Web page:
I've done this, I obtain 0,72A @ 230Vac as input current.
    I'll use this data to size breakers and wiring.
    Using a different power supply, with a good active pfc, the current drops to 0,37A @ 230Vac for the same system - the second power supply is obviouslymore expensive but I'm wondering if reactive power will be figured out as a cost by the customer that know current consumption
     
  16. Guest

    Fuses are actual rated with the I²t parameter, so you really want to
    know the power supply peak current.

    In a simple capacitor input power supply, current is drawn only just
    before the positive or negative voltage peak. The half cycle is 180
    degrees long, but the actual conduction angle might be as short as 18
    degrees i.e 1 ms at 50 Hz.

    However, the total charge for this half cycle must be transferred
    during the conduction angle, i.e in this case 10 times the average
    current.

    Assuming a resistive load drawing 10 Arms (2.3 [email protected] V), the fuse
    heating would be 1 A²s during each half cycle. However, if the same
    charge needs to be transferred during 18 degrees (1 ms), the peak
    current would be 100 A and the fuse heating 10 A²s, thus blowing the
    fuse long before 2.3 kW power.

    Putting such peaky loads on all three phases would put the _sum_ of
    all three phases into the neutral wire, since the current peaks do not
    overlap. The neutral wire heating would be up to 9 times the heating
    of an individual phase conductor.

    Only with overlapping currents will some (or all) phase currents
    cancel out in the neutral conductor.

    The conduction angle depends on the source impedance of the feeding
    electric network and the size of the capacitor in the power supply. In
    practice, conduction angles would be slightly longer than 1/10 of the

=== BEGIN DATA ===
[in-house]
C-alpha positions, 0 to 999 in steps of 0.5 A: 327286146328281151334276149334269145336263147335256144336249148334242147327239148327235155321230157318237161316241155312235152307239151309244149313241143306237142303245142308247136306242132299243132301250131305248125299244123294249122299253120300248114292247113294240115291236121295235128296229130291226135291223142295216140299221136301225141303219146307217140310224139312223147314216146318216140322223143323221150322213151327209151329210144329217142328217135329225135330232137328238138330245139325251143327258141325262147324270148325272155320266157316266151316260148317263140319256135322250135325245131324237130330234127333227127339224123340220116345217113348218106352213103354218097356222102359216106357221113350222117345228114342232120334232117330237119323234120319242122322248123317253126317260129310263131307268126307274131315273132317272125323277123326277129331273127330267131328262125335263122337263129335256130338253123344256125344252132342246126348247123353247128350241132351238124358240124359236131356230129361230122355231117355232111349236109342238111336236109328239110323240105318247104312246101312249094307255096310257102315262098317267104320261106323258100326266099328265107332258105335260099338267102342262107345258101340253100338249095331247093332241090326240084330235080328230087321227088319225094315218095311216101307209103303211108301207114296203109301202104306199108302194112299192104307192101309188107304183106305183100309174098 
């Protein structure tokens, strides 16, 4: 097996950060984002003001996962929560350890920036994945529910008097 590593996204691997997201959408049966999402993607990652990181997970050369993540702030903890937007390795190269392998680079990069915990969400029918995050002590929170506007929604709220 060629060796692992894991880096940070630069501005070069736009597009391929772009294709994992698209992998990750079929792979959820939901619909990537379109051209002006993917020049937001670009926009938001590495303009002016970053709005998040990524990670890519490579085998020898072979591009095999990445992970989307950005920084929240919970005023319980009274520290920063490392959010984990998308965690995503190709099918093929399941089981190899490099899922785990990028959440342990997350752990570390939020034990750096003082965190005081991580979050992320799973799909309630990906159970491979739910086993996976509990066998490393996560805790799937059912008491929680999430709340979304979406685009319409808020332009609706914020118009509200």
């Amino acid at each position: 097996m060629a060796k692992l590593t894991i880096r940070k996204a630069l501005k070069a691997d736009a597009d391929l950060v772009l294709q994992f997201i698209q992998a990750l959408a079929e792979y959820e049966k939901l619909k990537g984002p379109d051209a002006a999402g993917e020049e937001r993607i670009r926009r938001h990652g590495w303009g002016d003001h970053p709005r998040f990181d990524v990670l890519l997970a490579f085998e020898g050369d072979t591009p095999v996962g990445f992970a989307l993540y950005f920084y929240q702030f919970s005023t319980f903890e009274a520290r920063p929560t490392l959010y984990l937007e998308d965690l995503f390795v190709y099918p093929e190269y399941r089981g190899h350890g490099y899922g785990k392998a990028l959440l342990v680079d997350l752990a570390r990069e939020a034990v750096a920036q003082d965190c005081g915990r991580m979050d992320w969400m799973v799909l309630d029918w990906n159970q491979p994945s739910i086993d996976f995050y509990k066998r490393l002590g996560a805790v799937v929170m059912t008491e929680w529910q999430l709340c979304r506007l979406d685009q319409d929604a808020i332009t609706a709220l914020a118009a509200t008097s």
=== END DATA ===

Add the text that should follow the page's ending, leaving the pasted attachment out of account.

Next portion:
half cycle time.

    You really need to measure the peak current or conduction angle using
    a current transformer and oscilloscope.
    In the EU, power supplies greater than 75 W needs to have a good power
    factor, requiring some PFC circuitry. It appears that your supply has
    been designed to be just below that limit and hence does not need a
    PFC.
    At least in EU, buy one that is rated above 75 W and the power factor
    is OK.
     
  17. John S

    John S Guest

    I think you have an instrumentation problem. Read Phil Allison's early
    response to you for understanding.

    If your input power is 65W and your input VA is 230*.72, then your power
    factor is 65/166 or about .4 which does not agree with your initial post
    of .56 (Cosine whatever).

    Additionally, using the PFC, the output power is 65W and your input
    power is .37*230 (85W) so the efficiency is now 76% (maybe).

    One or more of your instruments may not be capable of measuring what you
    need. Use caution when making measurements. Check your instruments'
    specifications to see if they can handle the waveform factors. Do you
    have an oscilloscope?

    Cheers,
    John S
     
  18. Phil Allison

    Phil Allison Guest


    ** FORGET the term "reactive power " - it is meaningless for your
    situation where there is NO reactive current.
    ** You are obsessed with serious miscomprehensions.

    If you have 65W load with a *power factor* of 0.56 that load is 65/0.56 =
    116VA.

    So the RMS current draw is just under 1 amp at 120VAC.

    Inrush surge current will be the thing that gets you with such multiple
    loads and you do not even know what it is.



    .... Phil
     
  19. Phil Allison

    Phil Allison Guest

    ** Only in relation to short surges.
    ** Which happens only at switch on !!!!

    ** Absolute CRAP !!!!!!!!!!!

    Fuses and breakers are rated with the RMS value of the current and that is
    all you need to know.

    ** More absolute CRAP !!

    Piss off FOOL !!!!!!


    ... Phil
     
  20. Jasen Betts

    Jasen Betts Guest

    no. becauae they don't overlap, only three times the phase wire heating,